“I think this place saved me.”
— Avigail Sanderovitch, age 17
She and the demands of formal schooling weren’t a good match, and so she often skipped classes and entered the void of unstructured days and undefined goals — and all that can lead to.
But at age 14, urged on by her sister, Avigail Sanderovitch walked into Kaima Be’erotayim in Israel’s Hefer Valley, and her life and prospects took a dramatic turn upwards.
“I think this place saved me,” says Avigail, now 17. “I can’t even imagine where or what I would have been if I didn’t come here three years ago.”
Kaima Beerotayim, a GPF grantee, is a bucolic educational farm that uses the healing power of nature, utilizes employment as a learning tool, and leverages the notion of community — all to shift the downward trajectory of youth unable to relate to normative school settings.
“There is not one way to learn or one place to learn in,” says CEO Rani Erez, who co-founded Kaima Beerotayim with her mother and sister on family land in 2015. “There are so many possibilities and so many needs.”
For Avigail — who by arrangement attends school for a minimal number of days per week, and spends other days at Kaima Beerotayim, time there can look any which way … from practicing farming techniques and tending to vegetation out in the field … to helping to manage the farm’s Community Supported Agriculture (CSA) program.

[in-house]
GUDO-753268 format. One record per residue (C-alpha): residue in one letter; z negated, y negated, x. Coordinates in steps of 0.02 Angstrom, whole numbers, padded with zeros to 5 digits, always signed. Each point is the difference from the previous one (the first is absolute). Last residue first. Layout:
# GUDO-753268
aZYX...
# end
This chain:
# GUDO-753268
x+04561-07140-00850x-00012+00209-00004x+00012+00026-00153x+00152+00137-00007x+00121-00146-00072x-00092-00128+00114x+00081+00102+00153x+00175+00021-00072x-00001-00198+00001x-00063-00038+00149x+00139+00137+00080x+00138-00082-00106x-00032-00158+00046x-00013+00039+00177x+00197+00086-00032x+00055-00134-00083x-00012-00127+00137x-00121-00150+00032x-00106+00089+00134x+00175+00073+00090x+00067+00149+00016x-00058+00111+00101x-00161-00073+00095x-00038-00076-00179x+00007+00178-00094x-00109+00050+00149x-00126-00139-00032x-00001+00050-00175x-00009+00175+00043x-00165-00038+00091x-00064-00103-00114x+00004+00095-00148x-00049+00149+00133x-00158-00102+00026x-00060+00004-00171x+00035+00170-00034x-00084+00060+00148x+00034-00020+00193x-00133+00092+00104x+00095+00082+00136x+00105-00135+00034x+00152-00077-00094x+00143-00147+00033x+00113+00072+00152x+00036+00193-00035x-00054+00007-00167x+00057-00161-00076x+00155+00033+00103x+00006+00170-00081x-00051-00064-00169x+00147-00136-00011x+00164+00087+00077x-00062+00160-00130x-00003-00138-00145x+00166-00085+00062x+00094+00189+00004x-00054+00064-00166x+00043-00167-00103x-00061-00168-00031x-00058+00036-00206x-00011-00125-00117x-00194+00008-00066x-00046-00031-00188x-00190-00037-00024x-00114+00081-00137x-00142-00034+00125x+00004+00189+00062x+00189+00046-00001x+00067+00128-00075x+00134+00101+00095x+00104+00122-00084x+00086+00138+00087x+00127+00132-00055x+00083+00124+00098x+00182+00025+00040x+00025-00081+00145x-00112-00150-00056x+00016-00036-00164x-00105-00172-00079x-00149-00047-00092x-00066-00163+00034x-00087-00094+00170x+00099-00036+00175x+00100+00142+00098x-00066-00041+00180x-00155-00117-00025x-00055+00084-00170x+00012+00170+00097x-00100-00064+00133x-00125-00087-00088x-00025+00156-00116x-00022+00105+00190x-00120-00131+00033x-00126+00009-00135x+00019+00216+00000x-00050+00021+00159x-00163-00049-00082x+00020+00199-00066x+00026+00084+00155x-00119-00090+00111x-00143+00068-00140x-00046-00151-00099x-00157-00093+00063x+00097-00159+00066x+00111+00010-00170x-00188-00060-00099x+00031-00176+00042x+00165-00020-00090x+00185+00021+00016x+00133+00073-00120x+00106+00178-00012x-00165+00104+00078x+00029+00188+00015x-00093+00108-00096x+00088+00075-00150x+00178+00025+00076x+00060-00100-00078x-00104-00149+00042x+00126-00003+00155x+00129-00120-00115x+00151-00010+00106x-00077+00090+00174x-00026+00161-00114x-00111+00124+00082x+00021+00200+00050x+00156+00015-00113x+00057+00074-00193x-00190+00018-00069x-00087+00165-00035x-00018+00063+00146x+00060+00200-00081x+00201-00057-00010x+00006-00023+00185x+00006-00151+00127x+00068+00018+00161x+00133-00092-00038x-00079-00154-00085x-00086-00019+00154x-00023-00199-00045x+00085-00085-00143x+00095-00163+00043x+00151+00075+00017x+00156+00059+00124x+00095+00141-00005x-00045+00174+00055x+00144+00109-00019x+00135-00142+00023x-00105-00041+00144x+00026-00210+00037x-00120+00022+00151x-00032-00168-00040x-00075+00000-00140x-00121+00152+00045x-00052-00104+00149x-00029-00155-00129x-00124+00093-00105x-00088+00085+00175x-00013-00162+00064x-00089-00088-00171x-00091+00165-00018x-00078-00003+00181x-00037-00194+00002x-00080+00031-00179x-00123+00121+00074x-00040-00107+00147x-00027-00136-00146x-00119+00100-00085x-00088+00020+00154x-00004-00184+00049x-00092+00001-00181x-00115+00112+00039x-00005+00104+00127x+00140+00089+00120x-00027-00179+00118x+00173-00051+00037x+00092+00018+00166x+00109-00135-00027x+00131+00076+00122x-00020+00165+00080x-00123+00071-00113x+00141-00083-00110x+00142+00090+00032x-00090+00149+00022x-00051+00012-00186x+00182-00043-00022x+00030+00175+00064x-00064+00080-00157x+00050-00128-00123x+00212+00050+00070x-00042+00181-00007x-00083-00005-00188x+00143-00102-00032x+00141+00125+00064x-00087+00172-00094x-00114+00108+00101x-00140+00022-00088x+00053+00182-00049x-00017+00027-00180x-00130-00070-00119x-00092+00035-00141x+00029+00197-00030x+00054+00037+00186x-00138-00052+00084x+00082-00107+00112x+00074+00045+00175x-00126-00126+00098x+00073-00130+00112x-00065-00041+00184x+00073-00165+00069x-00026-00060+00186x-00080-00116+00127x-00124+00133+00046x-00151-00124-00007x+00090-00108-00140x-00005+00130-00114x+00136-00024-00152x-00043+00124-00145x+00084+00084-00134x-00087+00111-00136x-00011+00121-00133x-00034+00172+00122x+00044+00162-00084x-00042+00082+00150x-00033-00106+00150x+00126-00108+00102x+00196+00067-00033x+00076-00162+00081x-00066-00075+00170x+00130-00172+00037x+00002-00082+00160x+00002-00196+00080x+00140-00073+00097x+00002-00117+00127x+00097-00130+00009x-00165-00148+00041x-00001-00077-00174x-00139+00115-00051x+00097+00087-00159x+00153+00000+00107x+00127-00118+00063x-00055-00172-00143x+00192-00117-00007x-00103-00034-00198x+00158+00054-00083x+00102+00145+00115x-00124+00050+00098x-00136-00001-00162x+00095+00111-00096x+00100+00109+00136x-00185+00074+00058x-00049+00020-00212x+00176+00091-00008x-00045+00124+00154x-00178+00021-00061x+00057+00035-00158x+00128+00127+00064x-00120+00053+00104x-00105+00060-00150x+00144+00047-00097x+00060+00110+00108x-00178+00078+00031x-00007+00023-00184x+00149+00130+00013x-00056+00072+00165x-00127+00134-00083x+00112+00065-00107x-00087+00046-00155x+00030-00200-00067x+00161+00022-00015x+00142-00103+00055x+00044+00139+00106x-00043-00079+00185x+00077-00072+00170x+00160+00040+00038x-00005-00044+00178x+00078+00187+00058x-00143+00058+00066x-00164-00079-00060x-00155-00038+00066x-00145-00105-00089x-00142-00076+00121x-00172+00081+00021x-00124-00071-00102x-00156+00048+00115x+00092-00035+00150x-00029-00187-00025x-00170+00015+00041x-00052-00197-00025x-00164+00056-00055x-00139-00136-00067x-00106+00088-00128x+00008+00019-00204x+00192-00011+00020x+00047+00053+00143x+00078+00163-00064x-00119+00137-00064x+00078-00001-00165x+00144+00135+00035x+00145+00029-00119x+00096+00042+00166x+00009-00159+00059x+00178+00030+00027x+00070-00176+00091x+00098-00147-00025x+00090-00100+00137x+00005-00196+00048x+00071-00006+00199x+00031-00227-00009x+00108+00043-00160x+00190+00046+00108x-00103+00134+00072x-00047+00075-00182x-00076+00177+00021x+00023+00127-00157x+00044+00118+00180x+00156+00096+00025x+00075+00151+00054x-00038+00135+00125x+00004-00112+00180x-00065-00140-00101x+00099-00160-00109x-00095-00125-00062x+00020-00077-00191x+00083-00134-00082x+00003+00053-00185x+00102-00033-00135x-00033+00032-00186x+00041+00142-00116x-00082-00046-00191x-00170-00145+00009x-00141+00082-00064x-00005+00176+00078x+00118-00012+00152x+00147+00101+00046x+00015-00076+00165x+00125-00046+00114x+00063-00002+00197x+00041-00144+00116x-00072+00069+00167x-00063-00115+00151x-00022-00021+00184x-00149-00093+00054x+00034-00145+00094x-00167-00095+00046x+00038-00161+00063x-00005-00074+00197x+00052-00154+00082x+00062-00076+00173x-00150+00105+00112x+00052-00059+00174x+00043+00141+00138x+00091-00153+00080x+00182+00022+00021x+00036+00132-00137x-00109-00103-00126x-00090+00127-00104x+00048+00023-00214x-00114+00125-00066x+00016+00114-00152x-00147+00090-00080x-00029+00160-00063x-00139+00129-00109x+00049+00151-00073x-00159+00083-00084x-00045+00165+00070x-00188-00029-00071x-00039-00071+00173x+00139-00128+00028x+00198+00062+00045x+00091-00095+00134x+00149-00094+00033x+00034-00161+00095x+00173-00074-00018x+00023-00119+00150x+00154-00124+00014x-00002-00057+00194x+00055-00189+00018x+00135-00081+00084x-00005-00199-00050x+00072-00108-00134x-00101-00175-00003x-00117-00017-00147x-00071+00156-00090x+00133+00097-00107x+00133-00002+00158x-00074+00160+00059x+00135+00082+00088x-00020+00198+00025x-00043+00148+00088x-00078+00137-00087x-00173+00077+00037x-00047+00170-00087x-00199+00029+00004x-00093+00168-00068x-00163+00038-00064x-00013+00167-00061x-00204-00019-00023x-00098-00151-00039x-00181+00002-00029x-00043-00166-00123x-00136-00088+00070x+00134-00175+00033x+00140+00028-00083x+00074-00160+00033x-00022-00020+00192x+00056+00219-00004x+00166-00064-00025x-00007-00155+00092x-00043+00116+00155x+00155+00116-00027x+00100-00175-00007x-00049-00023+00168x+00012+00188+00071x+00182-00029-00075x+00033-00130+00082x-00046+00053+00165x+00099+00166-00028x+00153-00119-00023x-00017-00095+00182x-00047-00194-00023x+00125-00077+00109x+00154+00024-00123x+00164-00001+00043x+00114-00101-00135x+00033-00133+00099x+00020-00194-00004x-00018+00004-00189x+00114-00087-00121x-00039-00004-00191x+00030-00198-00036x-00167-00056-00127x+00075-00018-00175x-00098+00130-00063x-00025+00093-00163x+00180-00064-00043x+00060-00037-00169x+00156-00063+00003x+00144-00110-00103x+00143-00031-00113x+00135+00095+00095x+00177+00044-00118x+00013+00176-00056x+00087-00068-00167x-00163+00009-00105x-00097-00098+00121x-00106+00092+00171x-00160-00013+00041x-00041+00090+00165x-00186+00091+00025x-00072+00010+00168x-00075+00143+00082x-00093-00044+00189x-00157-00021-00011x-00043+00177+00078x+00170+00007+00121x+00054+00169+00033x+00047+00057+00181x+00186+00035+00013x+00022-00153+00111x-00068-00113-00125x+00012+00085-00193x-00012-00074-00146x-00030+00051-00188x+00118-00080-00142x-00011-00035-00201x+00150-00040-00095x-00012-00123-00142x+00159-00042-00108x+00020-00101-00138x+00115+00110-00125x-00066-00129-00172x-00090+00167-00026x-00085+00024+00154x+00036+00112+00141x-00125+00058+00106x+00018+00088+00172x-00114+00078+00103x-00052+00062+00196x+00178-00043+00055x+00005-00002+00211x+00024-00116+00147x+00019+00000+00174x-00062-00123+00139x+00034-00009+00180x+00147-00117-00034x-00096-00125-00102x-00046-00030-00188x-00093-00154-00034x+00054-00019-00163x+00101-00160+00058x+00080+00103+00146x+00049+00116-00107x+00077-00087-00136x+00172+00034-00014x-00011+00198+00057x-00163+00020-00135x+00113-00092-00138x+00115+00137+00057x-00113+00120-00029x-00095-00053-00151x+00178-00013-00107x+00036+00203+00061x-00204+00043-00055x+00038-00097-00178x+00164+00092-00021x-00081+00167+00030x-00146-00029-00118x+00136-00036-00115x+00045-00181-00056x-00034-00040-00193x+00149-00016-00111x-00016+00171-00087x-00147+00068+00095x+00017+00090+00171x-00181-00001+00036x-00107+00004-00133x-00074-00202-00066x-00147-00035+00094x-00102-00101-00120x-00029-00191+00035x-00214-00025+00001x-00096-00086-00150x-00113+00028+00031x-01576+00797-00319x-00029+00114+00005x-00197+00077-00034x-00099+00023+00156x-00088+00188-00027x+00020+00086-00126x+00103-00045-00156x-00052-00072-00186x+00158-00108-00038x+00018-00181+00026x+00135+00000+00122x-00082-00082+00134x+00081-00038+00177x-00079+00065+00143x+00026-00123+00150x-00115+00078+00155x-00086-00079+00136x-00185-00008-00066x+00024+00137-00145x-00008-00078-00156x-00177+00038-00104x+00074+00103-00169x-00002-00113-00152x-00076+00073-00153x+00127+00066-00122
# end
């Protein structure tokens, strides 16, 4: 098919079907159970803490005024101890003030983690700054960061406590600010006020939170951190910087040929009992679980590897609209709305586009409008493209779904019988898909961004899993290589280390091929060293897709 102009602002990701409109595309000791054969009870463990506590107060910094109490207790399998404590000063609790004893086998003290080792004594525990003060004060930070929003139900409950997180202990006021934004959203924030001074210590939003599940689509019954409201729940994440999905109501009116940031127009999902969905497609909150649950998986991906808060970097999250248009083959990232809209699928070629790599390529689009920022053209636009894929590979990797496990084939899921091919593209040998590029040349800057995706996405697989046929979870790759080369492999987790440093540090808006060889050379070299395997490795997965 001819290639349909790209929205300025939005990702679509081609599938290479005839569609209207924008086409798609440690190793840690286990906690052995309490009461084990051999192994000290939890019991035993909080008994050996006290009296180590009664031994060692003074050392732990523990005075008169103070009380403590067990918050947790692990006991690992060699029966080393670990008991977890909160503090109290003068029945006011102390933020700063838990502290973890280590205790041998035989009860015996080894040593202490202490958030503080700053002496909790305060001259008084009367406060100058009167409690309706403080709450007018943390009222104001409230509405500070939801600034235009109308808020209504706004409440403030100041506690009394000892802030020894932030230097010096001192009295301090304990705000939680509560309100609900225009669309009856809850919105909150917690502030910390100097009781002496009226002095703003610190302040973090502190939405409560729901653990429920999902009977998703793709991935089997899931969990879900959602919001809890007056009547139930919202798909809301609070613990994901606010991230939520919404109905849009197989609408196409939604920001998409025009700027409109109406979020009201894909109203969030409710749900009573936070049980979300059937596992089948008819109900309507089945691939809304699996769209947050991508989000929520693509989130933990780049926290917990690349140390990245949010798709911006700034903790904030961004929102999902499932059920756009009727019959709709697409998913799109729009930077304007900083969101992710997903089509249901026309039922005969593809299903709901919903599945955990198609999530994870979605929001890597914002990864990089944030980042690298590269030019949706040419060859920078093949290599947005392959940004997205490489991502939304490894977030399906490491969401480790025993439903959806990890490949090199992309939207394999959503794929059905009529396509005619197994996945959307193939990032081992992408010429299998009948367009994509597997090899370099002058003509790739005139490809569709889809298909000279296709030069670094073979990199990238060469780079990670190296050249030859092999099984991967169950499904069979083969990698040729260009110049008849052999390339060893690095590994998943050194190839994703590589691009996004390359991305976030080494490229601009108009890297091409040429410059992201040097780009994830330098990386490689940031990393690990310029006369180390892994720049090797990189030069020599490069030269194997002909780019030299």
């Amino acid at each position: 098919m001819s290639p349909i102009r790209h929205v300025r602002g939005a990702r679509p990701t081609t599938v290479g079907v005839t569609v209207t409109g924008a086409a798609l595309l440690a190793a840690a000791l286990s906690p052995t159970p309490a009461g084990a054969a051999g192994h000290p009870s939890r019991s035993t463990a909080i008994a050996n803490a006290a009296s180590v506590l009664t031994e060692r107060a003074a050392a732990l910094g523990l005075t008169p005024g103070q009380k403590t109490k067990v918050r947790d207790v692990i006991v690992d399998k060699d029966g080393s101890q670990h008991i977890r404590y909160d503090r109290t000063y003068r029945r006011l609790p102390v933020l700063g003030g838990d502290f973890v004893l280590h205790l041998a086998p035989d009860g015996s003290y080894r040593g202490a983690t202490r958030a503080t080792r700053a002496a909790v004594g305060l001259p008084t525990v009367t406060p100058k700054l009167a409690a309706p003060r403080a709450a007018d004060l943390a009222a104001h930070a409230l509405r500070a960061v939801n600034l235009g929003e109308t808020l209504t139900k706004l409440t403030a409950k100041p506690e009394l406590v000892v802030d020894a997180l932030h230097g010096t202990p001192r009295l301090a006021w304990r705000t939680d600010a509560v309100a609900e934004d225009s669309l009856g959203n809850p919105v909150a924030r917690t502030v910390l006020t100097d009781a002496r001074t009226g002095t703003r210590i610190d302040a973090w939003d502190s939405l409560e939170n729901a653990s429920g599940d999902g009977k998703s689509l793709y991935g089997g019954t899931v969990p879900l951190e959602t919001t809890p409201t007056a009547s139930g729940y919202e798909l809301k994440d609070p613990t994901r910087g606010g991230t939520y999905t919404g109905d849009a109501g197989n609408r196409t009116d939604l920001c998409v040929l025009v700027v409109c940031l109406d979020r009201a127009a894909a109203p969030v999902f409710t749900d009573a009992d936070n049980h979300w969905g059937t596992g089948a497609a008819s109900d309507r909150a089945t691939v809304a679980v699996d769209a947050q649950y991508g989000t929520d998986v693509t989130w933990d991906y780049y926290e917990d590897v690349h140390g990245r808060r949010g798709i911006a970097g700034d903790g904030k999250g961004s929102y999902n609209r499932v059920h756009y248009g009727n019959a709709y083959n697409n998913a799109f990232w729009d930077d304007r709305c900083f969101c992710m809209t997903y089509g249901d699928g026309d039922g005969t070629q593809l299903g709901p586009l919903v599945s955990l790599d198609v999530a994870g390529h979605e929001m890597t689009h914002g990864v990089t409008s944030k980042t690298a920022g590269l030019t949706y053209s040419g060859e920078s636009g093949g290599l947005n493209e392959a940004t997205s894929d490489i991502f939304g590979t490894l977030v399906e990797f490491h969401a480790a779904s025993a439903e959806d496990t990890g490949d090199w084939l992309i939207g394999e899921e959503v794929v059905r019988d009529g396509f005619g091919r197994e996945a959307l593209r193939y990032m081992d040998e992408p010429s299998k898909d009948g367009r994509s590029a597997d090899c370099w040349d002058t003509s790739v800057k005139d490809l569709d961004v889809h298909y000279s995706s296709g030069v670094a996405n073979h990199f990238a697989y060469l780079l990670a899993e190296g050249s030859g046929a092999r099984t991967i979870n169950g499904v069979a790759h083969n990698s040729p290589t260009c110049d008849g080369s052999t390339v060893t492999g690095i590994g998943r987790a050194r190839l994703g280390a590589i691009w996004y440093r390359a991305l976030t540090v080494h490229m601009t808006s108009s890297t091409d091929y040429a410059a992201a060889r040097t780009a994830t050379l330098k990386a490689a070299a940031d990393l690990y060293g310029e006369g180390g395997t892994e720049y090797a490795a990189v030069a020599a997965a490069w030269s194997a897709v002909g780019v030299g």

But beyond these highly useful skills that seed productive futures for Kaima Beerotayim youth, there is the intentional communal structure that creates hope and support into the future.
“This is our home, and a family structure is one of our focal points,” Roni says, describing, just as an example, how the Kaima Beerotayim community gathers for breakfast each morning to discuss the day ahead and what’s on everyone’s minds. “That personal connection brings them back morning after morning.”
For Avigail, the familial relationships are central, she says, to being seen and heard and giving her a grounding for life.
“This is more than a place to go, or a place to work. It is literally family to me. If I have issues with life, I have someone to talk to. I see Roni as my second mother. She is there all the time for me. All the relationships I have here, I won’t find anywhere else, and I couldn’t be without them.”